What's it like to live in a country whose economy has been shattered by its own leaders? Here's how a beer purchase in Zimbabwe looks these days:
That's $1 million Zimbabwe dollars, in four chunky packs of Z$500 notes--collectively, the price of a single beer purchased at a bar in Harare on November 24th. When the beer was quaffed, at the "official" (read: "fantasy") exchange rate, that was about US$33. At the "black" market exchange rate, that was just under US$1. Today, just twelve days later, it's only worth around twenty five US cents
. Such an economic Twilight Zone forces anyone running a business with the smallest international component to choose between illegality and immediate closure.
Things have gotten so bad that, in a stunning development, enterprising employees of the Reserve Bank of Zimbabwe are selling Zim dollars at the unofficial rate inside the central bank itself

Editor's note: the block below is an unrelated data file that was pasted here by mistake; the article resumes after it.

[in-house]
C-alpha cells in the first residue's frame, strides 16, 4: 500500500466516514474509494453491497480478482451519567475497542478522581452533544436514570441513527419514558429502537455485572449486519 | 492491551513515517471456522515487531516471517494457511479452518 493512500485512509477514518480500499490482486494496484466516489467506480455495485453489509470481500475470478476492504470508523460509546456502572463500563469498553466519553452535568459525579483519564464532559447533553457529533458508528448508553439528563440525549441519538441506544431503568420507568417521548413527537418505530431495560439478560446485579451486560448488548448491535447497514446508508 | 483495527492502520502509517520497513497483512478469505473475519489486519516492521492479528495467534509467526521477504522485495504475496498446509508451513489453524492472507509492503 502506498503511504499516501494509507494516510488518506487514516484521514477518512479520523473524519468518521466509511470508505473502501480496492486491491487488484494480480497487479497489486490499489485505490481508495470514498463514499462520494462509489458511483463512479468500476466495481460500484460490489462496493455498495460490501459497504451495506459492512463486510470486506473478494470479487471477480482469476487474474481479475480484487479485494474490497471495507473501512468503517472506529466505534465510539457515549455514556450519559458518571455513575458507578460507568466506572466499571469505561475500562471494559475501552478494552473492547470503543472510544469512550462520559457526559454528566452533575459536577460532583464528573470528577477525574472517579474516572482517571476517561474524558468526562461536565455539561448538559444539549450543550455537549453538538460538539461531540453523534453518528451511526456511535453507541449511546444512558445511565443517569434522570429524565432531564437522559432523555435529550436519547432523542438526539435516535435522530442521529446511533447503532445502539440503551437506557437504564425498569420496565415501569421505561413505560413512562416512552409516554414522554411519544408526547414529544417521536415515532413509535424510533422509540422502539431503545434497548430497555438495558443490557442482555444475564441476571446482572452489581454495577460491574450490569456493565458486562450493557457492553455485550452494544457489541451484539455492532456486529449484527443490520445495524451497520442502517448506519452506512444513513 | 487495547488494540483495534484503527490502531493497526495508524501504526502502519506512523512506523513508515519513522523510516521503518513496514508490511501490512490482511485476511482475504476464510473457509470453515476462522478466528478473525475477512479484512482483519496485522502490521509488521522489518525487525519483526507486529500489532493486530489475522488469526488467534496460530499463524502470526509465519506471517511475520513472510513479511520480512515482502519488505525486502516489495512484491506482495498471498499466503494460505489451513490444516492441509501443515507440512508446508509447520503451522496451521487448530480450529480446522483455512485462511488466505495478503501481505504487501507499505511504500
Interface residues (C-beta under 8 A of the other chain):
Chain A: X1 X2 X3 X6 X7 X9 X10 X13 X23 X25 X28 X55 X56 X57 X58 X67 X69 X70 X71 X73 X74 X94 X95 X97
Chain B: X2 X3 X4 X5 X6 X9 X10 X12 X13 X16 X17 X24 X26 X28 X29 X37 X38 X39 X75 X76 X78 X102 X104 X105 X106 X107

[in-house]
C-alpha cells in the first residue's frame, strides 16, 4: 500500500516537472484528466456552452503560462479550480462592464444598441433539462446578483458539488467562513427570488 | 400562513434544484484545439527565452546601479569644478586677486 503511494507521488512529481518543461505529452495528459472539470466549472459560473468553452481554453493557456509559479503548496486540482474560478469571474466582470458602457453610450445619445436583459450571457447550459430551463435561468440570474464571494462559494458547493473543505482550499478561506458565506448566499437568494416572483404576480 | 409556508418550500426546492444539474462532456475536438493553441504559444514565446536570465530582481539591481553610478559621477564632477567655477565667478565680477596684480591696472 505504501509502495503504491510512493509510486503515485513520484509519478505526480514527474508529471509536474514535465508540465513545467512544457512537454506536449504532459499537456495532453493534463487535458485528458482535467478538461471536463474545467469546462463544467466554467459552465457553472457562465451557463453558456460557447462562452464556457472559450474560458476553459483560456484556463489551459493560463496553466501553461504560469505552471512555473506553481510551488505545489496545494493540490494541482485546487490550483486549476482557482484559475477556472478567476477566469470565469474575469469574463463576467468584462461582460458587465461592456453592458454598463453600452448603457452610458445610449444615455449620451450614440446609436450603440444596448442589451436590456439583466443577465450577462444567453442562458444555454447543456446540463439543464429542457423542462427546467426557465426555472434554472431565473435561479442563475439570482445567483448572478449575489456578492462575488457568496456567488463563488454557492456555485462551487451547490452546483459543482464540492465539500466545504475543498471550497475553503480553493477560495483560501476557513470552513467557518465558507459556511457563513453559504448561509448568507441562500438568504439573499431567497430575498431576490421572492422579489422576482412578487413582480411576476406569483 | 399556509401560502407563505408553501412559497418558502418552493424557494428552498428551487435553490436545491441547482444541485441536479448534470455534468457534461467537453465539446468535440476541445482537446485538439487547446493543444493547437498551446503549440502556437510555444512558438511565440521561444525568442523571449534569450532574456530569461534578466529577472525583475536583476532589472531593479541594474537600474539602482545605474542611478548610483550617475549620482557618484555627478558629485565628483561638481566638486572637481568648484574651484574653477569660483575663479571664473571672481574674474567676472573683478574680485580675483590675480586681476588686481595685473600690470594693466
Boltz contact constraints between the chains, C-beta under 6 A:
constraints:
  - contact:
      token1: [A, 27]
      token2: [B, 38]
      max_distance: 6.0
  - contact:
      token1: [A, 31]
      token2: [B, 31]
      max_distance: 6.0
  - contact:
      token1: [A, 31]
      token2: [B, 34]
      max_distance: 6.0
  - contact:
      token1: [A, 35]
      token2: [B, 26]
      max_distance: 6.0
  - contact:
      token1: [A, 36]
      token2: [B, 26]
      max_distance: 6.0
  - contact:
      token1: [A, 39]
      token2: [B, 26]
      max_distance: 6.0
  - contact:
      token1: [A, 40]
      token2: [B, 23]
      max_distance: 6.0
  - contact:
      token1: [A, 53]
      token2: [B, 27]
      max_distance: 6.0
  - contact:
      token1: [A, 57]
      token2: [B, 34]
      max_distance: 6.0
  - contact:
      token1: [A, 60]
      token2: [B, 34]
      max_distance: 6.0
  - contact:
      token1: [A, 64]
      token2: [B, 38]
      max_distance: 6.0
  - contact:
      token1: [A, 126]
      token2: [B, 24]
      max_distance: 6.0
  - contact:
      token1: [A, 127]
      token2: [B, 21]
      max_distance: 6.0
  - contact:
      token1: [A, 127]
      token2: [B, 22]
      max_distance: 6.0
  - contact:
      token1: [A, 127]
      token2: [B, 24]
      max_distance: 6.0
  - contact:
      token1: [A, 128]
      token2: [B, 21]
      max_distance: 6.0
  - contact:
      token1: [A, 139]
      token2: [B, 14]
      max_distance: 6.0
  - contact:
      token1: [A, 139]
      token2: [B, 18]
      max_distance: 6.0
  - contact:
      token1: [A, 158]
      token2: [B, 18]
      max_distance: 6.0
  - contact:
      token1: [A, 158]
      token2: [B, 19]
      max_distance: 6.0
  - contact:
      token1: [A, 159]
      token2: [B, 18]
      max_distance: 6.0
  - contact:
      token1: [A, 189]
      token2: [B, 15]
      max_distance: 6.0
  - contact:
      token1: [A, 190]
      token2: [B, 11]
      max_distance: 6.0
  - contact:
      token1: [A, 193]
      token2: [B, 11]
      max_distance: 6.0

to top up their scant wages.
The reason Zimbabwe has the highest inflation on earth
is that the regime of President Robert Mugabe is recklessly printing money
(PDF, 255k) to finance its expenditures. High inflation has been shown to markedly increase poverty
(PDF, 359k) because nominal wages never quite seem to keep up with galloping prices. But why should mass poverty concern Mr. Mugabe, whose chauffeur whisks him around in a Rolls Royce convertible
? Daniel Makina of the University of South Africa estimates
(PDF, 85k) that about one million Zimbabweans have fled this sinking ship - to South Africa alone.
Most poverty on earth is so complex that its roots are difficult to trace. In Zimbabwe, the source of the recent surge in poverty is crystal clear. One can only hope that the death-grip Mr. Mugabe holds on his country will soon wither. Until then, Todd Moss and Stewart Patrick have some ideas on how to prepare for the aftermath